Each summer they wait under sunny skies and warm breezes. But no one comes. If you listen carefully, you might hear echoes of childhood voices that now belong to grown men and women. Otherwise, the only sound on them is the hum of lawn mowers trimming the grass.
Summer is officially over. And our ball fields and playgrounds endured another silent vigil abandoned by the kids.
Once parents and coaches pack up the uniforms, equipment and rule books each spring, ball fields are orphaned - at least until the organized youth sports leagues reappear when school resumes. Every summer the children disappear. Some retreat to their cellphones and laptops. Others head to camps, or vacations. A few join the so-called elite “travel teams,” which sadly fuel their parents’ irrational hope of someday avoiding college tuition through an athletic scholarship.
Gone are the days of pickup games best depicted in the classic 1993 baseball movie “The Sandlot,” when children gathered on their own to play games in parks, playgrounds and empty lots. In larger cities, those games were played on streets transformed into fields measured by curbs, manhole covers and street lights. Depending on the season and the neighborhood, the games varied from baseball, football, street hockey, soccer and basketball to other regional games such as stickball or halfball. But the ball fields, the parks and the streets were alive with kids playing games all summer.
Those games had no formal rules, no umpires, no uniforms and no coaches. Best of all, they had no parents.
Two recent newspaper articles depict today’s sad state of affairs on our ball fields. One portrays high school coaches in Syracuse, N.Y., under siege from parents driven to erratic and often irrational behavior trying to ensure their children’s success on the field. Another is the tale of adult men, raised in another era, still playing sandlot football at a playground in New York City.
Sandlot games involved more than kids entertaining themselves. Without realizing it, kids learned about teamwork, leadership, fairness, negotiating and even sometimes a hard does of cruelty.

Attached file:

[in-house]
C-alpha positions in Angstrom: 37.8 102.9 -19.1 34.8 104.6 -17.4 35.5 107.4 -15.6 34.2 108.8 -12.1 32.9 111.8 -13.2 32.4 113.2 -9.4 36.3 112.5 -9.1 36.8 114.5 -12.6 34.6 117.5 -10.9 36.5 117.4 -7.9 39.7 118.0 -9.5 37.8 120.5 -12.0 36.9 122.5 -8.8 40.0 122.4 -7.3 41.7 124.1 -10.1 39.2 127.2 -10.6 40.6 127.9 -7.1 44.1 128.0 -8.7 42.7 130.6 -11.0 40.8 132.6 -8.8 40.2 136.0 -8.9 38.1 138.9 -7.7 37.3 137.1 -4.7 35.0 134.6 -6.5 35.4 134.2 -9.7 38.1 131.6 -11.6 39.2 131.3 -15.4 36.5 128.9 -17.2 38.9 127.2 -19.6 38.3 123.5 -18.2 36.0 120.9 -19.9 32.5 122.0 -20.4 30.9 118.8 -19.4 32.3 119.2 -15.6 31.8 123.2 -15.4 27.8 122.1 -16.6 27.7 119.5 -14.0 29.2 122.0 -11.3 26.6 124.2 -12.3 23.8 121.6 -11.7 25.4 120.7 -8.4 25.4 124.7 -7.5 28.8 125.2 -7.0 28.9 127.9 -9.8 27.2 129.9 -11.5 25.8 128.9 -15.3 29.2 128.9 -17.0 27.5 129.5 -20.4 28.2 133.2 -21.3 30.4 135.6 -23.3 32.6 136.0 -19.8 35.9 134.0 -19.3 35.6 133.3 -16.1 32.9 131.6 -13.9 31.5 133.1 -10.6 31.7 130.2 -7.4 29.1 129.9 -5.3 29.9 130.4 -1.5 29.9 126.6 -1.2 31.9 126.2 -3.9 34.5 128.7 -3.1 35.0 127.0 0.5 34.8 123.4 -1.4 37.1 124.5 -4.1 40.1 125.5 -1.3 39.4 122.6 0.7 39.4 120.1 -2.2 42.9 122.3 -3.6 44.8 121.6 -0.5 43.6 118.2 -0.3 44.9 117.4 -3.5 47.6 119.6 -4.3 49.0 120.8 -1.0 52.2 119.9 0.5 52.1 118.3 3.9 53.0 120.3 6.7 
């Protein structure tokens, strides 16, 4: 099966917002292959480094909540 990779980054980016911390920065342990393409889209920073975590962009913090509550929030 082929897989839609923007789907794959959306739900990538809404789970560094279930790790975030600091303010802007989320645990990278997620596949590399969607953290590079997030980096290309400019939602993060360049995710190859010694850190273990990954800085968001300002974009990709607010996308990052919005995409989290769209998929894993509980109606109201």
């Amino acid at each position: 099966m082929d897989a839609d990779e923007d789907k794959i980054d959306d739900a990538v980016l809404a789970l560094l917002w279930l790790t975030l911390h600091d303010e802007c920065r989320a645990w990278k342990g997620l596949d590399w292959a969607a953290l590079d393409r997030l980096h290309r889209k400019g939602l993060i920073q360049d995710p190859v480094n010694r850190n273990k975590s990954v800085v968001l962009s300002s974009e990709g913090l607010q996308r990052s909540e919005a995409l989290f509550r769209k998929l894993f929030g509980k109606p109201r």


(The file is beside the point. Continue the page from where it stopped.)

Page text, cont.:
Team captains were appointed by consensus. The rules varied, depending on who got the last word, the size of the field or how many kids happened to show up. There was no umpire for close plays at bases made from empty boxes or worn turf. The calls simply evened it out later in the game. Ties always went to the runner. It was rough justice, but it worked. And it seemed that almost every kid endured the indignity of being the last one picked, or being ridiculed based on his performance or something stupid like the color of his socks or his name.
When we tired of playing each other, we challenged some other neighborhood kids to beat us. The game went on without uniforms or parents setting the schedule. And just like in “The Sandlot,” the game invariably ended when we lost the ball, broke the bat or, worse yet, a window.
Those summer fields are now dead. And they have been dead for decades. Sociologists can better explain the reasons, but it seems the fields lost their life when we moved from simply letting our children play games to managing their lives, especially in organized youth sports.
After sharing the Syracuse article with a friend who once served as a high school sports coach in suburban Philadelphia, he shouted, “Amen; they got it right.” He loved the kids he coached but, he said, some parents were too much: constantly interfering, harassing, fighting, lobbying and sometimes threatening. And guess who suffered? The kids of the misguided parents whose mission seems to be ensuring that their children never fail and are never rejected.
Meanwhile, in New York City, a bunch of overweight and aging former sandlotters thrive on Sunday mornings playing rough touch football. My neighbor, age 63, plays in a similar football game in suburban Philadelphia. Sadly, there are no kids fighting the old guys for space on the field.
Each September, a bunch of retired guys become little kids again, spending Sunday mornings devising trick plays to fool the opposition, and diving to make plays that the best players in the NFL would be challenged to make. When the snow gets too deep, or the weather too cold, they retreat to their recliners until next season.
Those aging sandlotters still make their own rules, pick their own teams and settle their own disputes. And then - unlike 40 or 50 years ago when they would have stolen a drink from a neighbor’s garden hose - they might share a few beers after the game.
Meanwhile, the kids have abandoned our ball fields. Let’s hope they return next summer. The old guys can’t bring life to the empty fields forever. And kids still have a lot to learn on their own that no parent or coach can teach.
Timothy R. Rice is a writer in Havertown, Pa.